Ohio River continues to rise as barge sinks

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WHAS11.com

Posted on March 16, 2010 at 4:21 PM

Updated Tuesday, Mar 16 at 5:54 PM

On both sides of the Ohio River there are high water problems.

But how high water levels could reach? Why is that causing a barge once connected to the former Star of Louisville, to sink?

The Ohio River is a mess with debris carried by the current while water levels rise.

MSD says drivers should look out by the water's edge.

Bud Schardein, MSD Executive Director, said, “could be by Friday you could see a little water along the river front downtown."

The river is now rising onto the great lawn in Louisville.

Instead of joggers and visitors, you'll see park benches that are covered by Waterfront Park and water levels are extremely high.

MSD says the river could crest just below flood stage in the next three days, estimated to reach 21 feet on the upper gauge Tuesday night.

The flood stage is 23 feet.

Across the river, a former Star is sinking into the Ohio.

Lt. Kirk Beckmann of the U.S. Coast Guard said, "they'd get their tickets. You know, have some offices on there."

This barge was once the Star of Jeffersonville, recently used for ticket sales.

Now the U.S. Coast Guard tells us the barge could break free and become a hazard if water levels continue to rise.

Beckmann said, "it the vessel were to break away right now. It could cause a hazard adrift. It could sink in the channel; it could do a number of things. It would be a hazard to navigation."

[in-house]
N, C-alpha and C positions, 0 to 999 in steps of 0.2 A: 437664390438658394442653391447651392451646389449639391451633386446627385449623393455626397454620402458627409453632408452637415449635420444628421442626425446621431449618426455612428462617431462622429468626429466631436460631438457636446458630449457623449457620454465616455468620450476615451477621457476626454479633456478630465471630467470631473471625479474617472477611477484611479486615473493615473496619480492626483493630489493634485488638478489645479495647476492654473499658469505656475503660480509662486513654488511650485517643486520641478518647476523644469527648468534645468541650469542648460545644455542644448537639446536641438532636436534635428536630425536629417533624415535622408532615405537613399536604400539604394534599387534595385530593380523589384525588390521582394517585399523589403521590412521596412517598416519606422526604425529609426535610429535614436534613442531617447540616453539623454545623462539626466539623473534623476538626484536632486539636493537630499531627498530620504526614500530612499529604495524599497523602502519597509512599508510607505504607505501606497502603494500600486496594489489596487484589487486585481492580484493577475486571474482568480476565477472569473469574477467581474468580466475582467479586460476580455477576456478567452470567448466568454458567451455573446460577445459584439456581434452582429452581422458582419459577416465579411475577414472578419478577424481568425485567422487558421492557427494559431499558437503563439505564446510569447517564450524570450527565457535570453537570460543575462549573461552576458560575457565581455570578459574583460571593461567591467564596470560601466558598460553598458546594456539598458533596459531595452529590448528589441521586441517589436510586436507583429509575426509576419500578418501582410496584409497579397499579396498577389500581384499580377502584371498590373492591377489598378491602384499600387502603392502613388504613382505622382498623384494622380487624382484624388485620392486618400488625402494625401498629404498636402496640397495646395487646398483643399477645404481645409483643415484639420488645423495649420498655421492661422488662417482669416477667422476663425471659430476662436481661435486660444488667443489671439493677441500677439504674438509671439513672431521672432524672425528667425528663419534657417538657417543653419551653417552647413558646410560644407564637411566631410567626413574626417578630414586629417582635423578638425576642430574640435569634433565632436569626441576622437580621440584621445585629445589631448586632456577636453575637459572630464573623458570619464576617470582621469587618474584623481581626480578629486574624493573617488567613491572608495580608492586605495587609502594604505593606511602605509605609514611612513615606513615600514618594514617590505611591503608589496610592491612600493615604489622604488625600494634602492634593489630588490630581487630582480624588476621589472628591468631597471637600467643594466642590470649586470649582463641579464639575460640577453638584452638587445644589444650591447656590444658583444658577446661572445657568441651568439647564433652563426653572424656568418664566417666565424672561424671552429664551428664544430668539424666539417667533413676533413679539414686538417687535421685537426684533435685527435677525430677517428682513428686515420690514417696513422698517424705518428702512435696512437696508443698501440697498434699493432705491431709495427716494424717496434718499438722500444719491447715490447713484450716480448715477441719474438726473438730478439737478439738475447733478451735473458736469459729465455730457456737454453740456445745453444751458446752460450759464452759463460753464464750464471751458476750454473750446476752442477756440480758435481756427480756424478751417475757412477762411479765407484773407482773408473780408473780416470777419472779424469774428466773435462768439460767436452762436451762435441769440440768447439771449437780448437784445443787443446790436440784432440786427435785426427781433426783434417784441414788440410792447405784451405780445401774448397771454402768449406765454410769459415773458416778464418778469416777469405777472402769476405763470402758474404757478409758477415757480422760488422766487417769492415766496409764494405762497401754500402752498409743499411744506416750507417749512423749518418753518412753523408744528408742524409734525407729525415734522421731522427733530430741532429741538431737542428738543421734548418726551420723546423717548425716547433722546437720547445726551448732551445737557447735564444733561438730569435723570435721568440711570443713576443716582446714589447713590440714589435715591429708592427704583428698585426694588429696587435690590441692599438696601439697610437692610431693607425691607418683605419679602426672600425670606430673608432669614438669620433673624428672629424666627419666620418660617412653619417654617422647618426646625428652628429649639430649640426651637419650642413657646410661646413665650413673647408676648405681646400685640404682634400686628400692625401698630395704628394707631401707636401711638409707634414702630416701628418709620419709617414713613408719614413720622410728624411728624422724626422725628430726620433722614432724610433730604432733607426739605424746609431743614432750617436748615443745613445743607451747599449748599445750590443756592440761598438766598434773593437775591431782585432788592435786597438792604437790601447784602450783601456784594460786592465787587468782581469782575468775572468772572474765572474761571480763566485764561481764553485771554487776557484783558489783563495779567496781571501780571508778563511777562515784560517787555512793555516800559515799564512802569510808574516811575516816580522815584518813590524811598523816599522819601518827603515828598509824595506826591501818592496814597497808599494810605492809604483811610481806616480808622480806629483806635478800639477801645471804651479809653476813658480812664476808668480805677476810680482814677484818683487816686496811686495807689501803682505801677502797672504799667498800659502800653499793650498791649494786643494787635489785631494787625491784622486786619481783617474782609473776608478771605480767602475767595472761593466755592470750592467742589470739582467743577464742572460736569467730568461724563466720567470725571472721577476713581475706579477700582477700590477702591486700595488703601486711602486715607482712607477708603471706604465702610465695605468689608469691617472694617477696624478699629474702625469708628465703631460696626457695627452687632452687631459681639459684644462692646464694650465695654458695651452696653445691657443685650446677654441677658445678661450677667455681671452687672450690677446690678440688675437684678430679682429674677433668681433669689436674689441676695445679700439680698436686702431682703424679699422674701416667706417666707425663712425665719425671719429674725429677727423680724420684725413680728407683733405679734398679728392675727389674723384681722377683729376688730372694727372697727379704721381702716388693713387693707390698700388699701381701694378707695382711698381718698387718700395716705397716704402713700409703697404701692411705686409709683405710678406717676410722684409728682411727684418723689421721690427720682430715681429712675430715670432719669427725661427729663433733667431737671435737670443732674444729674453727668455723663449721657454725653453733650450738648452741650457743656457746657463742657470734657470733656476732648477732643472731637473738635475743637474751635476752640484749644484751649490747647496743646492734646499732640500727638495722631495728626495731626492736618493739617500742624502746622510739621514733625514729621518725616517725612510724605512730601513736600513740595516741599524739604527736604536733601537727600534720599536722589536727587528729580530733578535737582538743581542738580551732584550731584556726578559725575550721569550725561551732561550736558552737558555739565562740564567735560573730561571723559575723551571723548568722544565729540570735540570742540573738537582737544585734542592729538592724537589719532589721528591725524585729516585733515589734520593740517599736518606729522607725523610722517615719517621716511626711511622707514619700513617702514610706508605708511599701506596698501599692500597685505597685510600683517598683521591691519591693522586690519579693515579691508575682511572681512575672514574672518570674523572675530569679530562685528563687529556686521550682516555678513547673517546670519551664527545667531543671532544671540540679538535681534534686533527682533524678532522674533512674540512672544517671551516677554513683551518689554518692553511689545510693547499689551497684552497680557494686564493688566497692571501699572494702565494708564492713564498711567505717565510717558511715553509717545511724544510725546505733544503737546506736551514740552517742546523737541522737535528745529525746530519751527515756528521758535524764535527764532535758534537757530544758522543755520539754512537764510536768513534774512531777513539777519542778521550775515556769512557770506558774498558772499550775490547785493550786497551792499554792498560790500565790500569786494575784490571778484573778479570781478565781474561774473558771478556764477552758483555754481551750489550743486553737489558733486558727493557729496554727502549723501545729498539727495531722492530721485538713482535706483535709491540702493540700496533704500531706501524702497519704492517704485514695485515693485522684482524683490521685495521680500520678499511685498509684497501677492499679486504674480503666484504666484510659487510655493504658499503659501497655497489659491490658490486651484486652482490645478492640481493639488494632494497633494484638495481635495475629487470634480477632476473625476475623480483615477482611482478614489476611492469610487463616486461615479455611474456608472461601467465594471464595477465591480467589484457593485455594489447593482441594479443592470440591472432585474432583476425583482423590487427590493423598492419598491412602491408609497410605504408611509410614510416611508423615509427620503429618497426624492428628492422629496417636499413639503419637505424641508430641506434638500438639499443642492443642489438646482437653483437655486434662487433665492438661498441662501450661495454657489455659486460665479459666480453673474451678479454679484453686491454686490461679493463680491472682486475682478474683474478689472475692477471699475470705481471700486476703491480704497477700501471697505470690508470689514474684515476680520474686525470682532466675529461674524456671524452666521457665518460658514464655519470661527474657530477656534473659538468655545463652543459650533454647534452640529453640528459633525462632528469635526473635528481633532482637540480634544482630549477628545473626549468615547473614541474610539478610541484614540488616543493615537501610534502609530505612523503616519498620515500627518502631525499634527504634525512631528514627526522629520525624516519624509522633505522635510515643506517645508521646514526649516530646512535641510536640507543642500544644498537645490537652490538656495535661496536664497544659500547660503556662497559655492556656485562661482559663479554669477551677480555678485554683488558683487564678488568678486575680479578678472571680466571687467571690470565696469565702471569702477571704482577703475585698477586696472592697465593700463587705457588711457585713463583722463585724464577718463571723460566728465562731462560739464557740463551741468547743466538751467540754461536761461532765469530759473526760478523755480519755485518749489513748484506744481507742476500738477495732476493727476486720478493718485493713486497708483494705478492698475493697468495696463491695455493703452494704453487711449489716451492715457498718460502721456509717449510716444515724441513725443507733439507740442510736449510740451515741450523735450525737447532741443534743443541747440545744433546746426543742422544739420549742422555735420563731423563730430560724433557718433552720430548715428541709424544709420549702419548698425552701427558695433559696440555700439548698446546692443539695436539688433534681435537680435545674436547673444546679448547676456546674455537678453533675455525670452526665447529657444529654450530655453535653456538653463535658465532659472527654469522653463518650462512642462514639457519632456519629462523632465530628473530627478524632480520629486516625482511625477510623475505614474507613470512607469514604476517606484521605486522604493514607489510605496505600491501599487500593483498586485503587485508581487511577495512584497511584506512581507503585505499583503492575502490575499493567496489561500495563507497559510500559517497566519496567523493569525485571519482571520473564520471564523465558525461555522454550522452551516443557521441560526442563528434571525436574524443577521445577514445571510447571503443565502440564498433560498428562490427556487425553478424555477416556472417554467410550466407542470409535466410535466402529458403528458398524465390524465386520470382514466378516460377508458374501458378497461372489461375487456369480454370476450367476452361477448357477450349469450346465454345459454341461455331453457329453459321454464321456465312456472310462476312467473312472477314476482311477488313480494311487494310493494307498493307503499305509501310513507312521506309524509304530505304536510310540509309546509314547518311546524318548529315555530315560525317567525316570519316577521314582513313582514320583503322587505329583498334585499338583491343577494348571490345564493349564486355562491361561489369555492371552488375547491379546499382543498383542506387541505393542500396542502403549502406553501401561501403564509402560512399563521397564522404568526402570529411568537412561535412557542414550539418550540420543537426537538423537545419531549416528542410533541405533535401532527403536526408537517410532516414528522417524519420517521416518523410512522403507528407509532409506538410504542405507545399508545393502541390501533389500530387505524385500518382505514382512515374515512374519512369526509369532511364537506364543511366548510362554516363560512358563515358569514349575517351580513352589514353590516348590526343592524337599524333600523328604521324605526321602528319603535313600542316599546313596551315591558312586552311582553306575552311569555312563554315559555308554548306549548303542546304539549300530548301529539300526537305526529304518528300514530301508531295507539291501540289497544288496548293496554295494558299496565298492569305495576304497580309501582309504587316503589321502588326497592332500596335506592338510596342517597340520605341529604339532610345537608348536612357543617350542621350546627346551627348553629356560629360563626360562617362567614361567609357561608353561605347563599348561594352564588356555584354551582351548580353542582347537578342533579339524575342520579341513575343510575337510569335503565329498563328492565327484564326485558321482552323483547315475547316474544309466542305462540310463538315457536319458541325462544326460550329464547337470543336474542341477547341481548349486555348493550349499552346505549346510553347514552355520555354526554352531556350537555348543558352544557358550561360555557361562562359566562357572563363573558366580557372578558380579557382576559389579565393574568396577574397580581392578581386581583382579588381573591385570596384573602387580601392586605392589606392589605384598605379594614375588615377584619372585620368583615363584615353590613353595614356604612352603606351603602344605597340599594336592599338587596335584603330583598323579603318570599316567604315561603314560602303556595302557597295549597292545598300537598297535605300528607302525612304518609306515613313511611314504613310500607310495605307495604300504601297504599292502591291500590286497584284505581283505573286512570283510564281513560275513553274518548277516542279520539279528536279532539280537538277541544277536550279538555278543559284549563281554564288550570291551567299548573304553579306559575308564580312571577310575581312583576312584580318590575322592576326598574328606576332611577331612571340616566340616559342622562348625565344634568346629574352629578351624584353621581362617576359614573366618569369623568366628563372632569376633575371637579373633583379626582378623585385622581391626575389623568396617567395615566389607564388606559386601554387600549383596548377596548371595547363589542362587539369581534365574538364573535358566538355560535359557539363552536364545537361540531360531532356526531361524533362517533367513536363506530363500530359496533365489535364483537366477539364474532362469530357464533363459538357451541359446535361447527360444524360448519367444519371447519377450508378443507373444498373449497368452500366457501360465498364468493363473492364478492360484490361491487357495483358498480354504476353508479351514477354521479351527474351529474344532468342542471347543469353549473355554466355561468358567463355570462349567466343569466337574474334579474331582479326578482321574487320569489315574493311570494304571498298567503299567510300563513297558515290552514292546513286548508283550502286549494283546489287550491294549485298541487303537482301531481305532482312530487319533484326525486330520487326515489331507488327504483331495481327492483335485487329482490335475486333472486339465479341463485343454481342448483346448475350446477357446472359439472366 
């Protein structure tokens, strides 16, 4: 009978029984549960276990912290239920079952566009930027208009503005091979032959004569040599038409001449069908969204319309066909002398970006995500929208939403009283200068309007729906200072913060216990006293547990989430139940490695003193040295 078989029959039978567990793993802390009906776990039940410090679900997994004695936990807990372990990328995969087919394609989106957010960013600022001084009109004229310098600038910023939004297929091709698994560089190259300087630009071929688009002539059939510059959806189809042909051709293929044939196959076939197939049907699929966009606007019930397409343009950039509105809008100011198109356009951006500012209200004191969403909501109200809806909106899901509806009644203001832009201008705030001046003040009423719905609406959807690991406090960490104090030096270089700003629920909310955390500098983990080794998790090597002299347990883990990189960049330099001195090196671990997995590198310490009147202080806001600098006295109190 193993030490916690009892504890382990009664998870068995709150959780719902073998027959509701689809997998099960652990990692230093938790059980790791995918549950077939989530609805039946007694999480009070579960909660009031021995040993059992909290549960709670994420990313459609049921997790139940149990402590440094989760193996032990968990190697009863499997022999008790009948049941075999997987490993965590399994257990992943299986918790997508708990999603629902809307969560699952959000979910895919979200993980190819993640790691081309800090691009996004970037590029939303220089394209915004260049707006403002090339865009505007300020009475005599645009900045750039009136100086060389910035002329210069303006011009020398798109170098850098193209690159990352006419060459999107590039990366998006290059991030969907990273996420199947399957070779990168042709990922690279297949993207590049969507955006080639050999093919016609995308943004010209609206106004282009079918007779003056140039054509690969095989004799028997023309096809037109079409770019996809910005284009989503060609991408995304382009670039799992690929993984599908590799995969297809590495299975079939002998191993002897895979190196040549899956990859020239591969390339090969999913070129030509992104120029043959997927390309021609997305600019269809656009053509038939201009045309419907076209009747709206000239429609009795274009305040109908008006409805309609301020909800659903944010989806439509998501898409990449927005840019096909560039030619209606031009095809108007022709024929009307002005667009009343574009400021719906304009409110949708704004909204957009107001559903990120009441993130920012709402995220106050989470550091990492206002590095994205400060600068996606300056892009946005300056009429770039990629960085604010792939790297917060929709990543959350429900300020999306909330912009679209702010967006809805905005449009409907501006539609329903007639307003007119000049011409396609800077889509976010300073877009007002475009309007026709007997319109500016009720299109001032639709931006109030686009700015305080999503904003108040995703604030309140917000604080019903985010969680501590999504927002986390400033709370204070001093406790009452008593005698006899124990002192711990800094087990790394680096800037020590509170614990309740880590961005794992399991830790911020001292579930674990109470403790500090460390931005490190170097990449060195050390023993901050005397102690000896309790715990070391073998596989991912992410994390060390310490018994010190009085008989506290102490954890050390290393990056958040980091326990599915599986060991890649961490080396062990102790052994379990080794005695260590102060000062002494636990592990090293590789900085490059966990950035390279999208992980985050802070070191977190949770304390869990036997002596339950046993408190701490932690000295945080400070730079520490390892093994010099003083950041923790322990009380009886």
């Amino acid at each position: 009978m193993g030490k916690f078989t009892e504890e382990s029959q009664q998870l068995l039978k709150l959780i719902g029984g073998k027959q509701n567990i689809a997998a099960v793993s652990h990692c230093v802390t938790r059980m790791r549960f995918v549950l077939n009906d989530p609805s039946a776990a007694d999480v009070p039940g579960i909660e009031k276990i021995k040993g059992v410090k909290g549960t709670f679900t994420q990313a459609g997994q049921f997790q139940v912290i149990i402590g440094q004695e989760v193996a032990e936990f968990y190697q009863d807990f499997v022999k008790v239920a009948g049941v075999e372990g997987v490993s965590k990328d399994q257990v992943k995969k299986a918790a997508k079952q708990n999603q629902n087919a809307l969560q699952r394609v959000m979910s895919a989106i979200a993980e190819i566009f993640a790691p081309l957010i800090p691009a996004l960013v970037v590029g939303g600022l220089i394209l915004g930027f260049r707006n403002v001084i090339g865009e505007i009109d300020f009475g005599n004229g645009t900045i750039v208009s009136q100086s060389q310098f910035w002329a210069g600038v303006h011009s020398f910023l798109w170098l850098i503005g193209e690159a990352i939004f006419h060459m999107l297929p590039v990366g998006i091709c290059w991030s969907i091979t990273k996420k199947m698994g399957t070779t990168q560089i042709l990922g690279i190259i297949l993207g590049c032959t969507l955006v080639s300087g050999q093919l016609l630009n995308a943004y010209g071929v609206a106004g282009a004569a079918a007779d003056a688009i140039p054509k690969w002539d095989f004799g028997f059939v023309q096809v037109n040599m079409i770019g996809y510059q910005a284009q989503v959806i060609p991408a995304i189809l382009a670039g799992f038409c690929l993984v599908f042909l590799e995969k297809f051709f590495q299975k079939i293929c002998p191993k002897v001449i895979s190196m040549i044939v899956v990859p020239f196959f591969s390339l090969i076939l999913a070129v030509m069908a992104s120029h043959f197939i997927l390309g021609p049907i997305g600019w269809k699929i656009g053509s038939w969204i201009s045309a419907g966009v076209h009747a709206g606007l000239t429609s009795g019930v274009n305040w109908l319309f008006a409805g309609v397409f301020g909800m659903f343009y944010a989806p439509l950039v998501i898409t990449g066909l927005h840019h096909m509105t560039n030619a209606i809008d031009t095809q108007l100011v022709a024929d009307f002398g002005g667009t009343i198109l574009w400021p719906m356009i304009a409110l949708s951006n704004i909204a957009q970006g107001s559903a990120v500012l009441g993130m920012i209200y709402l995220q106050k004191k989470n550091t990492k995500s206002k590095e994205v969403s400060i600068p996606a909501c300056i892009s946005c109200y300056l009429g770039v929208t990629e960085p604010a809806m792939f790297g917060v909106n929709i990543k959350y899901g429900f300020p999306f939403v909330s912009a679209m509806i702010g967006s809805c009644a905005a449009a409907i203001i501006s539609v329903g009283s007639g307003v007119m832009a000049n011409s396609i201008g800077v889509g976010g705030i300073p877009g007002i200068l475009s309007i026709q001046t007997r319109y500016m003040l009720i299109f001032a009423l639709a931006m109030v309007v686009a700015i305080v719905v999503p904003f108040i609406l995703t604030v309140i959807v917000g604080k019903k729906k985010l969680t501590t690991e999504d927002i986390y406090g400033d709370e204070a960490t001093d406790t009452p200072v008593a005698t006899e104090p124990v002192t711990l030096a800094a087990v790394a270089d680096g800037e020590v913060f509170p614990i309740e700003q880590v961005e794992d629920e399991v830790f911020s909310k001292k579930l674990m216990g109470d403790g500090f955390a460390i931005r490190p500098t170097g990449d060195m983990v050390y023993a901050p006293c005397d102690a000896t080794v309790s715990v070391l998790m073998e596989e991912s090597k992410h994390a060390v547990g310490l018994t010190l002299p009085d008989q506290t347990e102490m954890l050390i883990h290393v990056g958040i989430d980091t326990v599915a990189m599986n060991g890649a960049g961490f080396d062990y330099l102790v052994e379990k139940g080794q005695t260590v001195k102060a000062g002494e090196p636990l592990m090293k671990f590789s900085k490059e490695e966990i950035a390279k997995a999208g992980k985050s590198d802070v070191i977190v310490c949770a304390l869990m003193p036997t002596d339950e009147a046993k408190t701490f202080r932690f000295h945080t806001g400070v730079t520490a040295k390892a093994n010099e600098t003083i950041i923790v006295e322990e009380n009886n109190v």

That's why they sent a warning letter to the barge's owner last December.

The owner says the city shut off power and pumps became useless.

But City Attorney Larry Wilder says they did it because electrical wires caused a safety problem.

"They believe it's our responsibility because they believe the city caused the boat to sink. We don't agree with them. We believe certainly the boat was sinking before the electric was turned off," said Wilder.

No matter who's at fault, the Army Corps of Engineers says the city will lose their permit if there's no action in two days.

It's a problem that could cost the city much more than $10,000 to fix.

Wilder said, "We've engaged a very meaningful discussion with the Star of Louisville, Inc. and their counsel about trying to get them to agree to let us, at our expense at this time to remove the boat in some manner or fashion." 

The city of Jeffersonville says if there is no agreement it will request an emergency court order to repair or remove the barge from the river.

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